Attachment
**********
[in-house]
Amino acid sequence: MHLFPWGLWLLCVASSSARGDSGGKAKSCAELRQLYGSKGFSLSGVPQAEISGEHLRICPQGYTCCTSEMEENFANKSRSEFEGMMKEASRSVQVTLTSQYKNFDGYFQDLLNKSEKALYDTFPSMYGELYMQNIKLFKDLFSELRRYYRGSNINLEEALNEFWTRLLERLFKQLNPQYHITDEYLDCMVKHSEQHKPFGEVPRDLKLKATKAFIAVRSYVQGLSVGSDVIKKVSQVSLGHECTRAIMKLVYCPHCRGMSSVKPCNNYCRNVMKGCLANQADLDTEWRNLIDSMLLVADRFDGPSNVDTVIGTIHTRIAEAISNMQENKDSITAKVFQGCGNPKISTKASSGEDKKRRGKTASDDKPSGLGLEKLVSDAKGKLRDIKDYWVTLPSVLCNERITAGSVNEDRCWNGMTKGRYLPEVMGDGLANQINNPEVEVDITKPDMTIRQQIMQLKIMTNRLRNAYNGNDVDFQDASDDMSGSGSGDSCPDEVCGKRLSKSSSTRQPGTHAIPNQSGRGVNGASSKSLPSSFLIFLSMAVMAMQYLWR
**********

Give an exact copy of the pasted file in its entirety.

[in-house]
Amino acid sequence: MHLFPWGLWLLCVASSSARGDSGGKAKSCAELRQLYGSKGFSLSGVPQAEISGEHLRICPQGYTCCTSEMEENFANKSRSEFEGMMKEASRSVQVTLTSQYKNFDGYFQDLLNKSEKALYDTFPSMYGELYMQNIKLFKDLFSELRRYYRGSNINLEEALNEFWTRLLERLFKQLNPQYHITDEYLDCMVKHSEQHKPFGEVPRDLKLKATKAFIAVRSYVQGLSVGSDVIKKVSQVSLGHECTRAIMKLVYCPHCRGMSSVKPCNNYCRNVMKGCLANQADLDTEWRNLIDSMLLVADRFDGPSNVDTVIGTIHTRIAEAISNMQENKDSITAKVFQGCGNPKISTKASSGEDKKRRGKTASDDKPSGLGLEKLVSDAKGKLRDIKDYWVTLPSVLCNERITAGSVNEDRCWNGMTKGRYLPEVMGDGLANQINNPEVEVDITKPDMTIRQQIMQLKIMTNRLRNAYNGNDVDFQDASDDMSGSGSGDSCPDEVCGKRLSKSSSTRQPGTHAIPNQSGRGVNGASSKSLPSSFLIFLSMAVMAMQYLWR